Brief Analysis of Digital Printing Textile Research

For a break down of my favorite article Measuring Print Quality of Digitally Printed Textiles feel free to download this pdf.

 

The topics of the three papers chosen deal with textiles and printing. The research papers especially focus on textiles and inkjet printing. The topics include image quality on ink jet printed textiles, dyes for digitally printed textiles and evaluations of pigmented inks on digital printers for textiles.After reading the papers, it was found that there has been much research in regards to creating new ways to allow on demand printing textiles to evolve into a production sized operation, as well as ways to integrate digital into the rotogravure market of textile printing.

The paper that stood out the most was the article Measuring Print Quality of Digitally Printed Textiles (Kai 548). The article deals with the quantitative methods for evaluating print quality of the printed fabrics. By evaluating the output, they were able to determine which fabric maintained the best image quality for this process. Thermal Ink Jet Printing of Textiles details research into the requirements of textiles as it relates to results of a modified printer for thermal ink jet (Hunting 568). Finally, the Evaluation of Pigmented Ink Formulations for Jet Printing onto Textile Fabric provides insight into the methods of pigment dispersion to have it successfully move onto the fabric (Daplyn 307).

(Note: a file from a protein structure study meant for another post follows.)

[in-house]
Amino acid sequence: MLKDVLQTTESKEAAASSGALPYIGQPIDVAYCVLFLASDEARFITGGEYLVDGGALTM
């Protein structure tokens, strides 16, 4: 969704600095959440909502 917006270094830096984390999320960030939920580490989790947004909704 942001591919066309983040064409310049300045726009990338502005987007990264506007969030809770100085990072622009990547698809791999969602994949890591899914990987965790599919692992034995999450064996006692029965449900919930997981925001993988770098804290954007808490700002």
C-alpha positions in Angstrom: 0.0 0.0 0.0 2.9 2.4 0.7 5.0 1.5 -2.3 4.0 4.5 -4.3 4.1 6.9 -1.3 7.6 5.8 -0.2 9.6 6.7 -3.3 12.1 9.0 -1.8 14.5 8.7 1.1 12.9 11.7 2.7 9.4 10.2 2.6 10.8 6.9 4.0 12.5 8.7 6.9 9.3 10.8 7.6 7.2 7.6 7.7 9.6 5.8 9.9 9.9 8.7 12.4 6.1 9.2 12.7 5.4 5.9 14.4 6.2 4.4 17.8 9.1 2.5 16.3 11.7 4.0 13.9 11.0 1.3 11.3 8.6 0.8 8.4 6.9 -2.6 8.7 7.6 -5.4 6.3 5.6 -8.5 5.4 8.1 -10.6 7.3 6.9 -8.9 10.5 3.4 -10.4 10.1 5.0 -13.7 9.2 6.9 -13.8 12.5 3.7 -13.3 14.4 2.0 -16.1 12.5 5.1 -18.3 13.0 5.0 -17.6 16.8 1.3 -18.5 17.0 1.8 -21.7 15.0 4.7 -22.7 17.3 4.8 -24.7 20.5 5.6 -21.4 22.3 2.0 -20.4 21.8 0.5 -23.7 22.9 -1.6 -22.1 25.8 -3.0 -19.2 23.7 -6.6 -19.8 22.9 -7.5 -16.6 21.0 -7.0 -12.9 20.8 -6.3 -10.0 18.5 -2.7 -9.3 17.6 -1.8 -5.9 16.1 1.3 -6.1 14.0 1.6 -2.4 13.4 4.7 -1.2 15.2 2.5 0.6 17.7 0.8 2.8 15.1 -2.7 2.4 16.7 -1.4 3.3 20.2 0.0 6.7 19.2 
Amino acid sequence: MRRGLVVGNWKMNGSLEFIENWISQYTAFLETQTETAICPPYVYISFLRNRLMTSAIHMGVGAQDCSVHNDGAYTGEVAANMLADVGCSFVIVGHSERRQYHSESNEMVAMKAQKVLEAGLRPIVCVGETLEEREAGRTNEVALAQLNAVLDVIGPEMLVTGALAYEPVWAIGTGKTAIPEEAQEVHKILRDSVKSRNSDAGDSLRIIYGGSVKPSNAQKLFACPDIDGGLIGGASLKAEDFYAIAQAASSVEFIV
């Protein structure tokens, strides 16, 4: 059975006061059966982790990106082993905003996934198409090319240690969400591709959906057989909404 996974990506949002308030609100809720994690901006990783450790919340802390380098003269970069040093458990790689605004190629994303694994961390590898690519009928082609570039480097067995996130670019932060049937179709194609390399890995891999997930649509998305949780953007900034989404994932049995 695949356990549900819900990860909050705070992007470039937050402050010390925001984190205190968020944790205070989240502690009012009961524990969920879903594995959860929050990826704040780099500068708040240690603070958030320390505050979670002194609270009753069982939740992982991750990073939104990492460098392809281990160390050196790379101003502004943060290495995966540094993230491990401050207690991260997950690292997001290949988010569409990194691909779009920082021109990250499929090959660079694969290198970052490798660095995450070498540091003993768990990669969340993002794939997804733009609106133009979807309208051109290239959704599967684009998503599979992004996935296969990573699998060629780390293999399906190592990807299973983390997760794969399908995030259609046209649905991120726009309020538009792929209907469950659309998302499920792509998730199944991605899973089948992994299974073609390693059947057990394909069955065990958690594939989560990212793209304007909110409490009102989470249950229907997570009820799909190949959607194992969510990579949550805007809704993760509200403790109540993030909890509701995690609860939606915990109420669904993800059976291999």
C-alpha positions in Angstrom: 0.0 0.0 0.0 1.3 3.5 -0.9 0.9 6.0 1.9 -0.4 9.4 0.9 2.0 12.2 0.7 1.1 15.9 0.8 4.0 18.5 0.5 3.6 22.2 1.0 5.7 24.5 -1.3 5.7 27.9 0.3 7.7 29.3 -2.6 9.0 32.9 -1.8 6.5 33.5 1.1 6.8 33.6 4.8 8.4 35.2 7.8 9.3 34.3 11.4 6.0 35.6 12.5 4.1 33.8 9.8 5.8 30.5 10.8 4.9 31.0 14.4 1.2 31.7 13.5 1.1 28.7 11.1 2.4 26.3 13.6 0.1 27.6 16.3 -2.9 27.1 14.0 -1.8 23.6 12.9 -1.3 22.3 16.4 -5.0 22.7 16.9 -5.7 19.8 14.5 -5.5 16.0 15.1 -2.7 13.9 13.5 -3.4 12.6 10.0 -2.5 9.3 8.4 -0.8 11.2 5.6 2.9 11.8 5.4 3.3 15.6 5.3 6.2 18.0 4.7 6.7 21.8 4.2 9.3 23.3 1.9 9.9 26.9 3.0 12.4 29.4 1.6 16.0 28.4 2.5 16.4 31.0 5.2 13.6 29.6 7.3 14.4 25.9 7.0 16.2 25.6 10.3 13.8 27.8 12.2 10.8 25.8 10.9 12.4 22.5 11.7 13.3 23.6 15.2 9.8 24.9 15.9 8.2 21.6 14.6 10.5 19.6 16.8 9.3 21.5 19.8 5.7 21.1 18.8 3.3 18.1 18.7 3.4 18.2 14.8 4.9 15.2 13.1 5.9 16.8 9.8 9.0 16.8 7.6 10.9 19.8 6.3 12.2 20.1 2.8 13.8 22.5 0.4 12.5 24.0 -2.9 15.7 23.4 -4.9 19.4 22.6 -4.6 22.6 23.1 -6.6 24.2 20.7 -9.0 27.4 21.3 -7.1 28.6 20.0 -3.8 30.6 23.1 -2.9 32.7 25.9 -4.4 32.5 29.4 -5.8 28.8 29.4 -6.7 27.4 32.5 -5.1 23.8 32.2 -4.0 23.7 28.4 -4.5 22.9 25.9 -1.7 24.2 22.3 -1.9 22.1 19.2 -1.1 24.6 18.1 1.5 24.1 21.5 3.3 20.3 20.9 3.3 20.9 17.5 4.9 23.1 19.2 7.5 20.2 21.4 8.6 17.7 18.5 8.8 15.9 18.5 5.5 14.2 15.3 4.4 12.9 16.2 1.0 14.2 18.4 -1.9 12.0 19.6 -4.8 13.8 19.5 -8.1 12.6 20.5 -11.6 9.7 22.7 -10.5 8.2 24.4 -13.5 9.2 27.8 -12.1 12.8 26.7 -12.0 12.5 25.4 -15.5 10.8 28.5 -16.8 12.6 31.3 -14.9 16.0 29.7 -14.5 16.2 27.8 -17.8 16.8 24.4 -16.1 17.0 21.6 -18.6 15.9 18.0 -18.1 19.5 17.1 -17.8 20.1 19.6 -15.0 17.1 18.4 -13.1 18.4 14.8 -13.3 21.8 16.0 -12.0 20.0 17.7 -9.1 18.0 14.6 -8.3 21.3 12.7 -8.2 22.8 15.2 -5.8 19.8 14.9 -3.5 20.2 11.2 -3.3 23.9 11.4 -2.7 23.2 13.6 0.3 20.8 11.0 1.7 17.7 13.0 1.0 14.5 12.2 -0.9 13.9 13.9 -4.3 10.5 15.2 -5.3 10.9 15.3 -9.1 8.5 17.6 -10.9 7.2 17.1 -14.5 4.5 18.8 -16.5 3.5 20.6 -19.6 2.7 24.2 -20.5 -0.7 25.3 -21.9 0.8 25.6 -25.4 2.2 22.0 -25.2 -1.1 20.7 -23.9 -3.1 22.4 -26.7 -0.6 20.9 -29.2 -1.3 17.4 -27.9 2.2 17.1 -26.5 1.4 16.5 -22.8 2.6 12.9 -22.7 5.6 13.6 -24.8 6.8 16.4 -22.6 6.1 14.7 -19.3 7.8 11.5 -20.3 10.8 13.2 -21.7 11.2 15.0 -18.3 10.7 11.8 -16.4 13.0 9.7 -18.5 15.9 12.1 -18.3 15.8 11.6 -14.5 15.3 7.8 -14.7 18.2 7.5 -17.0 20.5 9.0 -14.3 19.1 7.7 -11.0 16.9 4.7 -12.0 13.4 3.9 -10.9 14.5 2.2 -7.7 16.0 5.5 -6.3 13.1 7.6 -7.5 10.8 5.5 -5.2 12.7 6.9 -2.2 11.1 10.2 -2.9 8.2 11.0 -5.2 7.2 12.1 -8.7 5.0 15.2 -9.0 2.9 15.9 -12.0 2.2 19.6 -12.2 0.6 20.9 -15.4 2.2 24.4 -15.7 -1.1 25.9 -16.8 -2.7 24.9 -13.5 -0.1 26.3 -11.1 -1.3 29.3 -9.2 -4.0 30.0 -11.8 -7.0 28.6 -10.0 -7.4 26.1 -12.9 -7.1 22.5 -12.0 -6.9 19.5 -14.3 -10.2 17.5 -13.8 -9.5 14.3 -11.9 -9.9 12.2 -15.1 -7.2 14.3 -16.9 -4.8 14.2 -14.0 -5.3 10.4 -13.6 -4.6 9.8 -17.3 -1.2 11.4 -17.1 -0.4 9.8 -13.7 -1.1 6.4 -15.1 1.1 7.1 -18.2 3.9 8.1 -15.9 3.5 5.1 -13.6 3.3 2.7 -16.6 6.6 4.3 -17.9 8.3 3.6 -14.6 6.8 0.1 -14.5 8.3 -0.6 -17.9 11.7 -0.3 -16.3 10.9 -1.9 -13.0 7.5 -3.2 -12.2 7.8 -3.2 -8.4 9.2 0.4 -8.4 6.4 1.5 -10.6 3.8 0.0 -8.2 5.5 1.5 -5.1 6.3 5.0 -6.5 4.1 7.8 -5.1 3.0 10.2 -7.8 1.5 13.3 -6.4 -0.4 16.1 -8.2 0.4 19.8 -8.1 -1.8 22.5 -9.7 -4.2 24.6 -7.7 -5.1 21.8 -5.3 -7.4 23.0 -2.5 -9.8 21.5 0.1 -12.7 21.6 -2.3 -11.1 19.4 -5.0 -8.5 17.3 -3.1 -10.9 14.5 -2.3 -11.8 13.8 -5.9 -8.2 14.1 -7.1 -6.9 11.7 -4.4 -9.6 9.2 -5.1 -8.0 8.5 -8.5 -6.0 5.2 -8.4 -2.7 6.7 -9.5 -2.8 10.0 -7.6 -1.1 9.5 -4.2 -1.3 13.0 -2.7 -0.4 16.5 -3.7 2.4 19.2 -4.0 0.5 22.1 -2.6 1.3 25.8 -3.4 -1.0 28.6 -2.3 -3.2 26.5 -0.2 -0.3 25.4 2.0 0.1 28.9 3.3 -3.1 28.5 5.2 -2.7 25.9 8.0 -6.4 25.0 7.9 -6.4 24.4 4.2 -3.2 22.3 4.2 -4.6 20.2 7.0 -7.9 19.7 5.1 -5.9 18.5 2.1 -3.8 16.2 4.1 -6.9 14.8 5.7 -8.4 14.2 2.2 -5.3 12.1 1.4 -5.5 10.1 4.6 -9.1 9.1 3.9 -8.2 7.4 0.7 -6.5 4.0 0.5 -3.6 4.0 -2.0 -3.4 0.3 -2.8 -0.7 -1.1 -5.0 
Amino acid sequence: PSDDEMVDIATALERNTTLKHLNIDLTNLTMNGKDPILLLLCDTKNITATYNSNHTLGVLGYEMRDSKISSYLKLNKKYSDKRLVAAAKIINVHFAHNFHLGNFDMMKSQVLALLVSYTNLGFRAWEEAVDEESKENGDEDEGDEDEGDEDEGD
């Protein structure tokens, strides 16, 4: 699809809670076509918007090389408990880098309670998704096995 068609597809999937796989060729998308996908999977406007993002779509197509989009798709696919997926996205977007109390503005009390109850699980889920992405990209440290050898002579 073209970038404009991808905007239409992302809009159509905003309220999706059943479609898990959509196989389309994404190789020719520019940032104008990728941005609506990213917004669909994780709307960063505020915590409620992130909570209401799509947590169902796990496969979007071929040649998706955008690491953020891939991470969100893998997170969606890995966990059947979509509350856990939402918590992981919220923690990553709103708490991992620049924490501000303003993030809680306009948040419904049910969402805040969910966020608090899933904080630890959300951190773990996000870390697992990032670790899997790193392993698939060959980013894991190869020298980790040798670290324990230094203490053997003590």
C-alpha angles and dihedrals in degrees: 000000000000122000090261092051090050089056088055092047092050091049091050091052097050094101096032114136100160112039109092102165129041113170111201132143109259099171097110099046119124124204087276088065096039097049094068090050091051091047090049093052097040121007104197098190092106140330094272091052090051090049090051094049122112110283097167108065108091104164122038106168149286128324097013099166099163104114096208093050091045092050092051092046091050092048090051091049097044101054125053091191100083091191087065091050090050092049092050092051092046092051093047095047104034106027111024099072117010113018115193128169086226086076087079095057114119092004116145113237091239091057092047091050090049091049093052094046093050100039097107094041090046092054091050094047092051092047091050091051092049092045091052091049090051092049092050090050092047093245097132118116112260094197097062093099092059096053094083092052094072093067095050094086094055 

When looking at all three papers there is a great emphasis on digital textile printing in laboratory environments. Since most of the hypothesis in the articles were proven correct, it would be interesting to see these experiments replicated at a production scale. Another area not explored that may be of benefit for further research is a subjective evaluation, done by the consumer, to see if the fabric that was chosen to be the best quantitatively is also the best qualitatively. There seems to be no such study in the field. If it can be determined what digital printed textiles consumers prefer, it may help direct the development of textile friendly ink jet substrates.

 

References:

Daplyn, S., & Lin, L. (2003). Evaluation of Pigmented Ink Formulations for Jet Printing onto Textile Fabrics. In Pigment and Resin Technology (Rep. Tech. Vol. 32 No. 5). England: ABI/‌INFORM Trade and Industry.

Hunting, B., Derby, S., Puffer, R., & Loomie, L. (1999). Thermal Ink Jet Printing of Textiles. In Recent Progress in Ink Jet Technologies II (Rep. Tech No. 5). Springfield, VA: Society for Imaging Science and Technology.

Tse, M.-K., Briggs, J. C., Kim, Y. K., & Lewis, A. F. (1999). Measuring Print Quality of

Digitally Printed Textiles. In Recent Progress in Ink Jet Technologies II (Rep.Tech. No. 1). Springfield, VA: Society for Imaging Science and Technology.